English Department

Courses & Requirements

Course Highlights 2023-2024 Academic Year

  • Fall 2023

    During Academic Year 2023-24, the English department is hosting two wonderful visiting professors: Erica Mena and Kaitlin Staudt.

    Here the courses they will be offering this fall. Please register during add/drop!!

    EGL 119 NEW: Decolonial Poetries Mena

    MWF 11:45-12:50 LIPM 012+
    In this course we'll read and critically engage with contemporary poets writing predominantly in English from a decolonial perspective. From the intersection of poetics, aesthetics, decolonial (and anti-colonial) theory, and social justice in the arts, we will explore what a poetics of reading and writing decoloniality entails. By centering our exploration on poets who write from ongoing colonial experiences, we’ll build an understanding of the work of poetry in decolonial imaginings. We will explore how decolonial poetic practices work against racism, colonialism, and other contemporary systems of oppression, and consider how decolonial poets respond to and engage with these systems both overtly and through their aesthetics. Students will develop an understanding of both traditional and experimental
    poetics, along with decolonial theories. LIT, WAC

    EGL 242 (was 204) NEW: Experimental Writing Workshop Mena

    MW 3:05-4:45 KARP 101+
    Experimental writing explores language as a medium in unexpected and often surprising ways. This course will focus primarily on poetry, though poetry defined somewhat broadly, including mixed media, visual, and prose poetry. We’ll read a variety of experimental texts, using them as launch points for our own experimental writing practices. This generative workshop will focus on the creation of new work using experimental techniques, while learning to engage deeply in reflective reading practices with each other’s work. We’ll experiment with constraint, computational poetry, hybrid and mixed media poetry, and generally be open to as many processes and approaches as we can. The goals of our workshop time, and our readings, will be to encourage you to develop new modes, skills, and techniques for writing creatively. LIT, CAD, WAC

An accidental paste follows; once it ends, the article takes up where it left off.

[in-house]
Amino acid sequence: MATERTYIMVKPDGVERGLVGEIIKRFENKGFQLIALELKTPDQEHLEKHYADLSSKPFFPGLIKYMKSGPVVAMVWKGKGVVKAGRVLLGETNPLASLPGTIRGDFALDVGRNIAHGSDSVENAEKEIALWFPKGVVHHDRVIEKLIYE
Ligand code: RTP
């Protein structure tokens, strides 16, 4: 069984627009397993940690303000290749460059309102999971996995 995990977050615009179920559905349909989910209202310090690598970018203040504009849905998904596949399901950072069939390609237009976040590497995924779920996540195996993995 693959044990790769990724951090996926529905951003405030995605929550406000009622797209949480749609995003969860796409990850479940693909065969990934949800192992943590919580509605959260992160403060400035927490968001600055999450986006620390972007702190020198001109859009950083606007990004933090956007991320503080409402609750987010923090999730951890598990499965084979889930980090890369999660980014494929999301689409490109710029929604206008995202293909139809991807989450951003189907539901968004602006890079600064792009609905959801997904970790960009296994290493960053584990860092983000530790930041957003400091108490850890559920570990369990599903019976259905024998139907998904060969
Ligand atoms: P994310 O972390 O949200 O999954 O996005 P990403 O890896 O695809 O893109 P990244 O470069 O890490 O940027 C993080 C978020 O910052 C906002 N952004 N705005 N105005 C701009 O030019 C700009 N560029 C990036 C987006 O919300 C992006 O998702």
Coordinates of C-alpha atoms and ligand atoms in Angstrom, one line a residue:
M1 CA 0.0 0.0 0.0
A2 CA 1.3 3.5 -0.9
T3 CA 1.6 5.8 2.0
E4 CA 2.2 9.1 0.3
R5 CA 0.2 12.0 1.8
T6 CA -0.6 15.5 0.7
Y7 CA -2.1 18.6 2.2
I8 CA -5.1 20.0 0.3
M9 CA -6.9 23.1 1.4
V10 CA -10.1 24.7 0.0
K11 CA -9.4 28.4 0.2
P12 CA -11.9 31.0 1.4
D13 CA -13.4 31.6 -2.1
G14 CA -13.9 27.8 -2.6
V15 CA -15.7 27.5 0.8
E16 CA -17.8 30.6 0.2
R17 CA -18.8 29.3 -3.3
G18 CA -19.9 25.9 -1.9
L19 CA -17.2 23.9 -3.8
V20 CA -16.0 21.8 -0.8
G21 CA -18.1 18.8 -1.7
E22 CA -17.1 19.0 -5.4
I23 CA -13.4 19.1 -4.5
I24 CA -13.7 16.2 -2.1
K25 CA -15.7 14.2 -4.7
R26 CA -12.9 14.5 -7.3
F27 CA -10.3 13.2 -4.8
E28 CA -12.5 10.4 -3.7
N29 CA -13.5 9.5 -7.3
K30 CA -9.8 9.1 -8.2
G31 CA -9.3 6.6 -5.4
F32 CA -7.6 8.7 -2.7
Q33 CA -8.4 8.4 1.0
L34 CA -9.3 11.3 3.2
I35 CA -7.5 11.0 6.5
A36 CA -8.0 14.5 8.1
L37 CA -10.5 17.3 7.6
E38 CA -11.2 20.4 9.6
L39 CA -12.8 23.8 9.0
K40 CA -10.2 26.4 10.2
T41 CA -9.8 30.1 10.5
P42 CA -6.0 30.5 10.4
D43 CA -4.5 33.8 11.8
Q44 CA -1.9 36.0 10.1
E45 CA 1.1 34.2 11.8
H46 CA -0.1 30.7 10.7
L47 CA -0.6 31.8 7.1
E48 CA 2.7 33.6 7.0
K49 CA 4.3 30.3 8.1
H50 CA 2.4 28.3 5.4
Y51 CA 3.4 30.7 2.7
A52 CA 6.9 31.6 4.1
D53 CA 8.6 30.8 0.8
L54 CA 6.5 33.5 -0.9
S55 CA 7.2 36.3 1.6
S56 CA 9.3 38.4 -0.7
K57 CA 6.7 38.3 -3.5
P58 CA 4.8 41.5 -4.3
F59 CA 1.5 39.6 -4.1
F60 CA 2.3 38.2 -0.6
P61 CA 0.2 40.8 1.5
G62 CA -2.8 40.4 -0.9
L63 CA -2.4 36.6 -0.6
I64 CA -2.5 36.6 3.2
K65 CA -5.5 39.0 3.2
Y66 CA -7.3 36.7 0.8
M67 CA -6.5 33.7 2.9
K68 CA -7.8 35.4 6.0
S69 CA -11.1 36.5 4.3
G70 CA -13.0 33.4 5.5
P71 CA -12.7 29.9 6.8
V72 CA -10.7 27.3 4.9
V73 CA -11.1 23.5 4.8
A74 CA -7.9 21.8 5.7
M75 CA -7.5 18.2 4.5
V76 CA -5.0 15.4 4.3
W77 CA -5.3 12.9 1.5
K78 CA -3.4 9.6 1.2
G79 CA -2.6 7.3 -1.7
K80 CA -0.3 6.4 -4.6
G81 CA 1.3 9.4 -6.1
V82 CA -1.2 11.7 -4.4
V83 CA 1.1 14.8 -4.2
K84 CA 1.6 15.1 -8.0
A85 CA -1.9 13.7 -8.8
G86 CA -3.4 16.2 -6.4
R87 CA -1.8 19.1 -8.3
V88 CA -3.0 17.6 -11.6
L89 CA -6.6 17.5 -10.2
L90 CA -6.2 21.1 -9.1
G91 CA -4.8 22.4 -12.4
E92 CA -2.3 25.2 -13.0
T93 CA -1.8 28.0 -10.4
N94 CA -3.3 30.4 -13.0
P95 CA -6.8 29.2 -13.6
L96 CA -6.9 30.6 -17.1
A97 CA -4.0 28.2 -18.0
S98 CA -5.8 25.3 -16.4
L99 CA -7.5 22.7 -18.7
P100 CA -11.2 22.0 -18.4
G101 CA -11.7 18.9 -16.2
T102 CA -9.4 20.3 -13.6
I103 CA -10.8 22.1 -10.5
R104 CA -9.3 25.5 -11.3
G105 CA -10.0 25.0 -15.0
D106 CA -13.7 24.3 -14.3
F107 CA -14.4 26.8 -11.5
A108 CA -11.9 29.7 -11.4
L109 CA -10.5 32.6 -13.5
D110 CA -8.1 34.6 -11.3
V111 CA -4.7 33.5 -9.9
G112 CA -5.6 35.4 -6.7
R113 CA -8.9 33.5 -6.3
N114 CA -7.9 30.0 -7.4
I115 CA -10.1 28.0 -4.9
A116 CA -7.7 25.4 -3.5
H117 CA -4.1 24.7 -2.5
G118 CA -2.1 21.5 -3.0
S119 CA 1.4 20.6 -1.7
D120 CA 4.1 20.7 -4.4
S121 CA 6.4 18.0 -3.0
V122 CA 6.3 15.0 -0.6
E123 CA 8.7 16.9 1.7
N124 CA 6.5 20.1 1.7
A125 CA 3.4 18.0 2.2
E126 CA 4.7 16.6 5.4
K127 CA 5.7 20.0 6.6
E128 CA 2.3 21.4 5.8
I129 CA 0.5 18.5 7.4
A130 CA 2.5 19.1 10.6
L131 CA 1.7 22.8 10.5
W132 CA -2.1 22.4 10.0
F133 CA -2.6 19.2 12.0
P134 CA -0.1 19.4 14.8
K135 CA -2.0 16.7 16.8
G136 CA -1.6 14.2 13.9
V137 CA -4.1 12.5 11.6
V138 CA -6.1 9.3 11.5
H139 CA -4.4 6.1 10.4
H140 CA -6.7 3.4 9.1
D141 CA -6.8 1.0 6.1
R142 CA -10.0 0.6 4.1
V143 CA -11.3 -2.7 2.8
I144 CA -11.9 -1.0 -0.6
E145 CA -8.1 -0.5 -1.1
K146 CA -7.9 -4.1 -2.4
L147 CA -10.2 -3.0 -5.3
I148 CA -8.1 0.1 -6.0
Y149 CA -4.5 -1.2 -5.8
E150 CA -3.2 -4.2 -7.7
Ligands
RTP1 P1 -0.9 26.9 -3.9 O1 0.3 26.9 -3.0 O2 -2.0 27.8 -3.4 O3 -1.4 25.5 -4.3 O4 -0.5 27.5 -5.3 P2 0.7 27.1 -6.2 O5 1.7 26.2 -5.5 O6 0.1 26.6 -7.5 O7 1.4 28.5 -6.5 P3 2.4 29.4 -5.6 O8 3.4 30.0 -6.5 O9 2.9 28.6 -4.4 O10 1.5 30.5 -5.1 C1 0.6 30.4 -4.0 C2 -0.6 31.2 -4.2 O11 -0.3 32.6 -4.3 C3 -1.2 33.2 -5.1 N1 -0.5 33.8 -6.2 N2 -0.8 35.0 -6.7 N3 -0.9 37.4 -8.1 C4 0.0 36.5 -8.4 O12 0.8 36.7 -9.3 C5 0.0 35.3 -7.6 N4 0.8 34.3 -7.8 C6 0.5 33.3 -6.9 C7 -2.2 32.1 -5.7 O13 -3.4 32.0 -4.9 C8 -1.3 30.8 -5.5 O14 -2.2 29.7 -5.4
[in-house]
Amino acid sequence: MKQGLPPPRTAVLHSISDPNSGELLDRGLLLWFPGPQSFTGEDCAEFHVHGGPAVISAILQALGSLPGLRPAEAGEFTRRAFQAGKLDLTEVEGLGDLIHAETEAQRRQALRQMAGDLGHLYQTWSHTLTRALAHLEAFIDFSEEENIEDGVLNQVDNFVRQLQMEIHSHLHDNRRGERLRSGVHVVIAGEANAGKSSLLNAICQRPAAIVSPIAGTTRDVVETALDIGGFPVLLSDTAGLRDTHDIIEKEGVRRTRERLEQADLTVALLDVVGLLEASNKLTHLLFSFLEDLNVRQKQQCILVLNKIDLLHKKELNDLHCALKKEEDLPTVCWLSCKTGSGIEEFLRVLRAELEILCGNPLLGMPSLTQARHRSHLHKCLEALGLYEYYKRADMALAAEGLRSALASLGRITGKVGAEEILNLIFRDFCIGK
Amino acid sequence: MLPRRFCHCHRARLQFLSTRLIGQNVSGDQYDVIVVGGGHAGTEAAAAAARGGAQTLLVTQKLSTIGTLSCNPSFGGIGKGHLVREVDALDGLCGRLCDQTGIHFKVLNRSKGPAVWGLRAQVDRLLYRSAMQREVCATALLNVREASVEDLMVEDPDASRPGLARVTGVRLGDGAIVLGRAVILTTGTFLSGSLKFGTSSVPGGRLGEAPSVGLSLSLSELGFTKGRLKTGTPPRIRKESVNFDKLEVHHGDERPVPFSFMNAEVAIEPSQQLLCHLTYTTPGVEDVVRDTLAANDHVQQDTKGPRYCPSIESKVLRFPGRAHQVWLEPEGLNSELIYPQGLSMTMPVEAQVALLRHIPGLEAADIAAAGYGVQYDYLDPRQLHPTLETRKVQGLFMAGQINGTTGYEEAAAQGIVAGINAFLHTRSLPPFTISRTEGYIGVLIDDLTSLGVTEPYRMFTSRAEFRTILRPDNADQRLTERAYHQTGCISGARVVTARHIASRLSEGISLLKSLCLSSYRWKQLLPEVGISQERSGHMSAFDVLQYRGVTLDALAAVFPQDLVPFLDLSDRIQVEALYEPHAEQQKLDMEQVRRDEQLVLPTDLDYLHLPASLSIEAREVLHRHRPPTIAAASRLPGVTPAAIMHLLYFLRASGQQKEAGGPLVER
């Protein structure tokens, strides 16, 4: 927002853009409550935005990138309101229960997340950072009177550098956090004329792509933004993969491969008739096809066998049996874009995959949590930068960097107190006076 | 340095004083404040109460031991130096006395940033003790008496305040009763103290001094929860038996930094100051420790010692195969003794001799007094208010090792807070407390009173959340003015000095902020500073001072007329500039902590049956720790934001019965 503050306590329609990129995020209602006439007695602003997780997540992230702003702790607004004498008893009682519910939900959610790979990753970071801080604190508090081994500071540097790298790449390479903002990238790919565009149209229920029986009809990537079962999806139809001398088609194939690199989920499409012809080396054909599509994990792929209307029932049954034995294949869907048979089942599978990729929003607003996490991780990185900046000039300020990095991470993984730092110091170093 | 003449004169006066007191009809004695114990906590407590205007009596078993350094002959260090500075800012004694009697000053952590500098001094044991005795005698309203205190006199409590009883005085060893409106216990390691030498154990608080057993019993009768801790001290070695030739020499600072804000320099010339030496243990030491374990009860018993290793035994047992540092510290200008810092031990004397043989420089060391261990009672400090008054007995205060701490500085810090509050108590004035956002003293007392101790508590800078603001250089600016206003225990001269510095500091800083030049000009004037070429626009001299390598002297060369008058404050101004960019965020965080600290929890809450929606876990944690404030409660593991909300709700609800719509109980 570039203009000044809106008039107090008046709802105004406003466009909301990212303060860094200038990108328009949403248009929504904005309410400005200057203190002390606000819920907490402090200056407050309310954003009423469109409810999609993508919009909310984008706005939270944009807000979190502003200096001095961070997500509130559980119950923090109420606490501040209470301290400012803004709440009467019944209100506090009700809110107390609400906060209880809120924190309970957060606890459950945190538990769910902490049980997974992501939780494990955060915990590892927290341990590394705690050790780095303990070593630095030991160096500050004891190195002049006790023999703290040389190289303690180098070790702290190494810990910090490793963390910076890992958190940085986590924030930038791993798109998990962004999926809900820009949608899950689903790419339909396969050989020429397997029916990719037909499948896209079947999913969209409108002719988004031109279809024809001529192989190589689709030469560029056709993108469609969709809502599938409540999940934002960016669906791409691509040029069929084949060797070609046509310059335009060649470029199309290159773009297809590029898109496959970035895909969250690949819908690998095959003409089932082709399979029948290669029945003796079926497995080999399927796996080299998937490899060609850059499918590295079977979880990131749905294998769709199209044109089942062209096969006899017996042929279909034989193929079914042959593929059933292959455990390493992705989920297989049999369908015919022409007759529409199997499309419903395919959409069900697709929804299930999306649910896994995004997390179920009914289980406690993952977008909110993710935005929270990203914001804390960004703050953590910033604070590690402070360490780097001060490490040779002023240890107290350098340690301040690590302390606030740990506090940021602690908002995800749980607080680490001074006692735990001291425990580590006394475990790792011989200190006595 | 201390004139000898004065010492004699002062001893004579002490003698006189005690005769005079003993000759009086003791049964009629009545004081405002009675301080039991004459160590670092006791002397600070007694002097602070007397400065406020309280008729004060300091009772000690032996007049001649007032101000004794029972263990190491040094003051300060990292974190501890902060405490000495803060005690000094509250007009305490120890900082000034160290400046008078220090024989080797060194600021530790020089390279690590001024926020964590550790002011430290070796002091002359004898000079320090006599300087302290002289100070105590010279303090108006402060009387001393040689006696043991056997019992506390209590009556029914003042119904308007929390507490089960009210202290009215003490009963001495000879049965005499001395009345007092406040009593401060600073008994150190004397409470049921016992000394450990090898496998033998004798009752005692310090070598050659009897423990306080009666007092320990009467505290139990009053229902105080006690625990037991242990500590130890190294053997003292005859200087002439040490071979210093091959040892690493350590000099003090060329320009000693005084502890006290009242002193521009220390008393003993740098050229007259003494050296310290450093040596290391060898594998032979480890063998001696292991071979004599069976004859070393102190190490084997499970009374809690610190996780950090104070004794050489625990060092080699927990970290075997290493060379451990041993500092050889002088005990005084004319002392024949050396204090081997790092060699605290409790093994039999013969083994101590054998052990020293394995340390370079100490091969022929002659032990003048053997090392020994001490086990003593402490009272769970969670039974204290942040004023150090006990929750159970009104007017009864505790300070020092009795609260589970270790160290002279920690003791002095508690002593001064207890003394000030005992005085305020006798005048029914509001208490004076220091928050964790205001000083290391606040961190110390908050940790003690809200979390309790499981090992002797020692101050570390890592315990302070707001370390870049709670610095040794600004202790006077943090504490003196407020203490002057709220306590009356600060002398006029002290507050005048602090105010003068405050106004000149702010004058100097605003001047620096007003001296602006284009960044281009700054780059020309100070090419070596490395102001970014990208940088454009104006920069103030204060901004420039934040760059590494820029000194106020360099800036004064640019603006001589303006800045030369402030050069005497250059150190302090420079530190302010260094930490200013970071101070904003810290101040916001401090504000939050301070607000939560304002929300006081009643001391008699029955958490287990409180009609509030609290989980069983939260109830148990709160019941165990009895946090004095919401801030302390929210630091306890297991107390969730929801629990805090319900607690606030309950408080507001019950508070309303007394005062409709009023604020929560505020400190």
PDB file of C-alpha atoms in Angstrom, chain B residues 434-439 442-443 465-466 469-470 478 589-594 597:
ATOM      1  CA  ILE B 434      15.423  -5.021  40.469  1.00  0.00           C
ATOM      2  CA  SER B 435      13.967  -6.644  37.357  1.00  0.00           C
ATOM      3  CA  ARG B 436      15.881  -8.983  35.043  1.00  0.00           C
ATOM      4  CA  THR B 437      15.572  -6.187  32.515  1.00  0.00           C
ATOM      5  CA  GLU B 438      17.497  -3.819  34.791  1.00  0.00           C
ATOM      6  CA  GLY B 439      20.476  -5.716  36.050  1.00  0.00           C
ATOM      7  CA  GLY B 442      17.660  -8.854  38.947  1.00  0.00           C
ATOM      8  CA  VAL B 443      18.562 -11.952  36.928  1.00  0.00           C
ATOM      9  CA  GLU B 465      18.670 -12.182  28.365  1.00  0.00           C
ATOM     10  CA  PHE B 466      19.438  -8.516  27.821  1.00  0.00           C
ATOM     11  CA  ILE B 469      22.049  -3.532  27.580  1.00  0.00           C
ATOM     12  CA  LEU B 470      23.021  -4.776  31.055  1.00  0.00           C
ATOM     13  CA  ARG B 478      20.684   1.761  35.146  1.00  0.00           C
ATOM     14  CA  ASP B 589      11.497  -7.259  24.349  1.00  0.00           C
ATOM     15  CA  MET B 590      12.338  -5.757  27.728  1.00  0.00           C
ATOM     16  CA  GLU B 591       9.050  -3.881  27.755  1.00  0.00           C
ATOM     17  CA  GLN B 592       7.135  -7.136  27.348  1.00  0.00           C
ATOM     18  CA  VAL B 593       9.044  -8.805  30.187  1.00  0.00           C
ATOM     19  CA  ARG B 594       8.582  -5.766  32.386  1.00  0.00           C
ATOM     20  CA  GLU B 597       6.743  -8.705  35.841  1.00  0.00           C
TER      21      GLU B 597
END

EGL 252 (was 207) NEW: Lit of the Islamic World Staudt *BIPOC req

    MWF 9:15-10:20 LAMT 002+
    The Islamic World and Global Literary culture course asks how two designations of the global – world literature and the Islamic world – think through the concepts of globalization and community. Using insights drawn from recent literary, sociological, and theological research we will consider the important and dynamic role of religion, specifically Islam, in contributing to cultural identity on a global scale.

    Students will engage with literary and theoretical texts that have been produced within, by, and about these communities to explore how authors reckoned with the world community envisioned by Islam and how Islamic authors, both practicing and non-religious, have been received into the global literary sphere. In addition to reading canonical novels, topics covered will include critical and cultural theories related to world literary study such as orientalism, the role of translation, literary prize culture, non-Western feminisms, and minority studies. Students will read a challenging and engaging range of texts, including novels, essays, short stories and travelogues produced by artists engaging with diverse geographic and cultural backgrounds drawn from the Arab World, Turkey, the Indian subcontinent, as well as from diaspora communities in Europe and America. LIT, CHF, LCC, WAC

    EGL 262 NEW: Global Modernisms Staudt *BIPOC req

    MWF 11:45-12:50 LIPM 100+
    While traditionally modernism has been considered a largely European and North American affair, in recent years scholars have sought to contest and expand this canon. New research has shown that modernism existed all over the world, from Africa and Latin America, to the South Pacific and East Asia, and on all continents in between. This course introduces students to a new globally expanded understanding of modernism, while asking them to actively contribute to the ongoing expansion of the canon. We will work with new scholarship and archival materials, in order to better understand what happens to modernism as it spreads around the world.

    Writers studied may include African writers such as Chinweizu, Léopold Sédar Senghor, and Wole Soyinka; Caribbean writers such as Claude McKay and Aimé Césaire; Japanese poets, such as Hirato Renkichi and Chika Sagawa; Chinese writers such as Lu Xun and Eileen Zhang; Indian writers from Tagore and the Indian Progressive Writers Association to the 1960s avant-gardes; and Turkish modernists including Ahmet Hamdi Tanpınar and the Garip poets.

    Students will have the opportunity to work with texts in any languages they may read, or to work exclusively in English (including in translation). By exploring literary criticism on modernism in its historical and global contexts, students will gain an understanding of major debates which have shaped modernist studies across the twentieth century including New Criticism, feminist studies, postcolonial studies, as well as more recent debates on the global turn including weak theory and “bad” modernisms. Students will also improve their writing and independent research skills through an anthology project that invites them to contribute to the ongoing canonization of global modernist texts through producing scholarly annotations, introductions, and digital editing. LIT, CHF, LCC, WAC

    PS. We will soon tag these courses with the appropriate Critical Questions labels and how they may count toward other departments or interdisciplinary programs.